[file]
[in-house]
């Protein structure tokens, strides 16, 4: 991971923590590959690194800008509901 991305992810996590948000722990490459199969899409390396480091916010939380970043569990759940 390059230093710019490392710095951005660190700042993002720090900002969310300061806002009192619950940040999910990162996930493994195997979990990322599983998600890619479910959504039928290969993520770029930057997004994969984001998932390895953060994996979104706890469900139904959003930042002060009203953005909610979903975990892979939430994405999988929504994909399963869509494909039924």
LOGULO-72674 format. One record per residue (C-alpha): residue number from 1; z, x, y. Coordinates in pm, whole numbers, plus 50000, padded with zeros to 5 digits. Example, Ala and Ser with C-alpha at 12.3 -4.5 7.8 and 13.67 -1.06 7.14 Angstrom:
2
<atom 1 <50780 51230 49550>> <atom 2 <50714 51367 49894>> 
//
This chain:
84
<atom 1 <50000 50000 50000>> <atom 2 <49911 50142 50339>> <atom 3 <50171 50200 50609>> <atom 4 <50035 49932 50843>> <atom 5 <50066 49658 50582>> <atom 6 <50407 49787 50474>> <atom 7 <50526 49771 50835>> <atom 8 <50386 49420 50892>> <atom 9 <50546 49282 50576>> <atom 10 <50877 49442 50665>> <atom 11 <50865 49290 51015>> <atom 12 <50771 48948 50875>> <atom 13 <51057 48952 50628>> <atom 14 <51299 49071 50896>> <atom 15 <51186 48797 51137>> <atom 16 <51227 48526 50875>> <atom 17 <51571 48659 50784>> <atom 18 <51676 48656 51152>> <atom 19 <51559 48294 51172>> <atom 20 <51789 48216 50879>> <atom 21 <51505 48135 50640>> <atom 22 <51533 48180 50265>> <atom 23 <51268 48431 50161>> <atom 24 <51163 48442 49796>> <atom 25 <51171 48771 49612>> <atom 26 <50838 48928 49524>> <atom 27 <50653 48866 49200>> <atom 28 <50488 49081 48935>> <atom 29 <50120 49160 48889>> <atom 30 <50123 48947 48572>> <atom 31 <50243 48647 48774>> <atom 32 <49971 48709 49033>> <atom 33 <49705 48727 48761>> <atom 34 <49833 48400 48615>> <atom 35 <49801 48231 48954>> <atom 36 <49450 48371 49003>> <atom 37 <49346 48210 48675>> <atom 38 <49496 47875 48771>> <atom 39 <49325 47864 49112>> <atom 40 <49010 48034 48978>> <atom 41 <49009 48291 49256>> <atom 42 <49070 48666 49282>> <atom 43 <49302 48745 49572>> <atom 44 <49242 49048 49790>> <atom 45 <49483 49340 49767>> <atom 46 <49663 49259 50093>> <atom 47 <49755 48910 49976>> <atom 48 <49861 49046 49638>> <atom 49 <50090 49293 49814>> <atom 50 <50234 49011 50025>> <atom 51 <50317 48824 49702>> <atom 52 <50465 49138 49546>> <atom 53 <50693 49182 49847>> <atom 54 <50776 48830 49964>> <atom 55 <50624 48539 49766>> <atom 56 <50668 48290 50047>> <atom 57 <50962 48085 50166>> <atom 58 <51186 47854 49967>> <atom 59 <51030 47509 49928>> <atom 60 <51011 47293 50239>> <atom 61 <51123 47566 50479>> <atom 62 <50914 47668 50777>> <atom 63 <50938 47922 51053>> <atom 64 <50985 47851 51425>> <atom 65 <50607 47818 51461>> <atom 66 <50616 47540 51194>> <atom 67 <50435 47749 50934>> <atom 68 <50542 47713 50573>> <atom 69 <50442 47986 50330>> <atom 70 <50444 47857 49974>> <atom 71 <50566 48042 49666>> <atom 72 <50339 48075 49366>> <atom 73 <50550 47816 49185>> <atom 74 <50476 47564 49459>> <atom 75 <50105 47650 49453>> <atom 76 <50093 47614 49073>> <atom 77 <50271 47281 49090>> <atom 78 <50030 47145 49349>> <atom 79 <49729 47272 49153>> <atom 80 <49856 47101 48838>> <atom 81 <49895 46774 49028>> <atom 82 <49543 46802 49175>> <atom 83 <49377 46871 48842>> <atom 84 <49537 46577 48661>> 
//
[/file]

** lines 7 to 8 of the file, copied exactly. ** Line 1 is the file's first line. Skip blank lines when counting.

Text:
This chain:
84